Hello! To finish my title, I should introduce myself. My name is Delaney. As cheesy as that title may be, I have been in 5 countries so far this year and am feeling a bit like Carmen Sandiego! This long journey to my study abroad sight has been a breathtaking preface to the semester. I spent the new year in my home the Gem State–potatoes aren’t the only things Idaho’s got in the ground! Soon after, I left for NYC to meet up with this years Albert Gallatin Scholars group. Then our band of curious travelers departed on a red eye to Athens, Greece.
The scenes of crumbling ruins containing no shortage of iconic white marble columns, meandering streets filled with quaint store fronts and graffiti, and mouth-watering plates of roast lamb and stuffed calamari all made the first few days seem like a dream. As we delved into our studies, the Greece I thought I knew from myths and media began to change. Learning about its struggles–the debt crisis, the migration crisis, and the what this country has been through to try and preserve particular parts of its history–the true cost of our 2 Euro Gyros grew to include a 25% unemployment rate among other hardships. We seemed to get more than what they bargained for in Athens learning, exploring, enjoying the locals, and even making pottery. Yet, this was truer for the next leg of our trip.
Like many in our group I knew little of Cyprus. When we first arrived we saw some breath taking sights as we traveled the southern coast to see the birthplace of Aphrodite, its beauty surely honors her name, the Tomb of the Kings, where ironically no kings are buried, and the landscape of Cyprus, who’s lush rolling hills were well worth the motion sickness. Arriving in the capital of Nicosia things became more politically charged. The Island is split in two by a buffer zone which runs the horizontal length of the island and straight through the capital. The southern side is controlled by the Republic of Cyprus, which is heavily influenced by Greek culture. The north is occupied by the Republic of Turkey, which is the only country to recognize the area as a Turkish state. The conflict between these groups, which came to a boiling point in the late 1970’s early 1980’s, is now frozen and the boarder can be crossed at certain check points. The fascinating past and present of both Cyprus and Greece helped open my eyes to how ignorant we can be when trapped in our own bubble. I thought I had popped my bubble after moving from such a limited area to New York, but my travels abroad thus far have shown me how it can only be expanded.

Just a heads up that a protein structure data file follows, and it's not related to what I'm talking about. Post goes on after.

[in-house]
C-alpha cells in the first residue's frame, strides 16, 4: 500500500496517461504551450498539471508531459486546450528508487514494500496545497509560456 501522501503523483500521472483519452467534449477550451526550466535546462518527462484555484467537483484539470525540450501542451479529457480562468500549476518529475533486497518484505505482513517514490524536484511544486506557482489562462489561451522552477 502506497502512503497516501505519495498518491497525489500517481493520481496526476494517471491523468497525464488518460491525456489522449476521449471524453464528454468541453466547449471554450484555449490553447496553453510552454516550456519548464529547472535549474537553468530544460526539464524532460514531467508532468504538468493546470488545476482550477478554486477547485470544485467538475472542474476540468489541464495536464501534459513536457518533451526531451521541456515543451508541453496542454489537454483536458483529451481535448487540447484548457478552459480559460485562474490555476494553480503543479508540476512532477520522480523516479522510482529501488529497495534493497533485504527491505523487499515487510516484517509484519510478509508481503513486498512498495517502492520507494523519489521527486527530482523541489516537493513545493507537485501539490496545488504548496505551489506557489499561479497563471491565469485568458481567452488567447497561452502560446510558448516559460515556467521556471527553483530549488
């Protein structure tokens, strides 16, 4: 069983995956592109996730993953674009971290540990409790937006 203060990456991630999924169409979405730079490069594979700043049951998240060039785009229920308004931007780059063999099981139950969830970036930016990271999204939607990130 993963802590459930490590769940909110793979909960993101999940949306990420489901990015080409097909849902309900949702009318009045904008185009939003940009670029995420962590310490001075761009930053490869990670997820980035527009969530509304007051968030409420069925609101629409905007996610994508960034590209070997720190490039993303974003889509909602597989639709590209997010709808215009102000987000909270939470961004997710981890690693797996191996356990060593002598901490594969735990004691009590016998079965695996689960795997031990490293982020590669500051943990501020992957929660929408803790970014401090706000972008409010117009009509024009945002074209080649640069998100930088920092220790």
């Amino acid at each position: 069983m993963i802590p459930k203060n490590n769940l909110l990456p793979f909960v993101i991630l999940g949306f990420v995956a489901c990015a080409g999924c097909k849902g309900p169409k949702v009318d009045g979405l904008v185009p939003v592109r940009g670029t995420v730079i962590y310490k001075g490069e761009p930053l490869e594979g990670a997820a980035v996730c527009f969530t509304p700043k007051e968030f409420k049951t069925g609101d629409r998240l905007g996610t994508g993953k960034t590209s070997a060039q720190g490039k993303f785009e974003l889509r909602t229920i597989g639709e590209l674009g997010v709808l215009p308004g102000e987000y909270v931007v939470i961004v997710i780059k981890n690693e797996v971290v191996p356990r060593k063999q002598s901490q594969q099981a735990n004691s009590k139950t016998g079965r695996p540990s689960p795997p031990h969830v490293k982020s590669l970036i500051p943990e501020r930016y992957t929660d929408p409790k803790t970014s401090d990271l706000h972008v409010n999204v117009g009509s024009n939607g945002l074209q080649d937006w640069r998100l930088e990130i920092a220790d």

Once the AGS trip came to an end I parted ways with my new found friends to stay with some old ones in London. While I waited for my semester in Italy I filled up my time with as many museum trips, pub visits for fish & chips, and other outings to see the bewitching and uncharacteristically sunny city as I could. Still, I became reminded more of home with each passing day. Easily marked as a foreigner once I began to speak, I was often asked questions regarding our president elect and as the inauguration drew closer the comments became more frequent. After the inauguration my old bubble became more foreign as the new representatives of my nation spat on its oldest ideals. Thankfully, I found solace when after a month of travel my final flight burst through the clouds and the beautiful Florence below seemed to call out that I was almost home.
- Neighborhood of Plaka in Athens, Greece: Delaney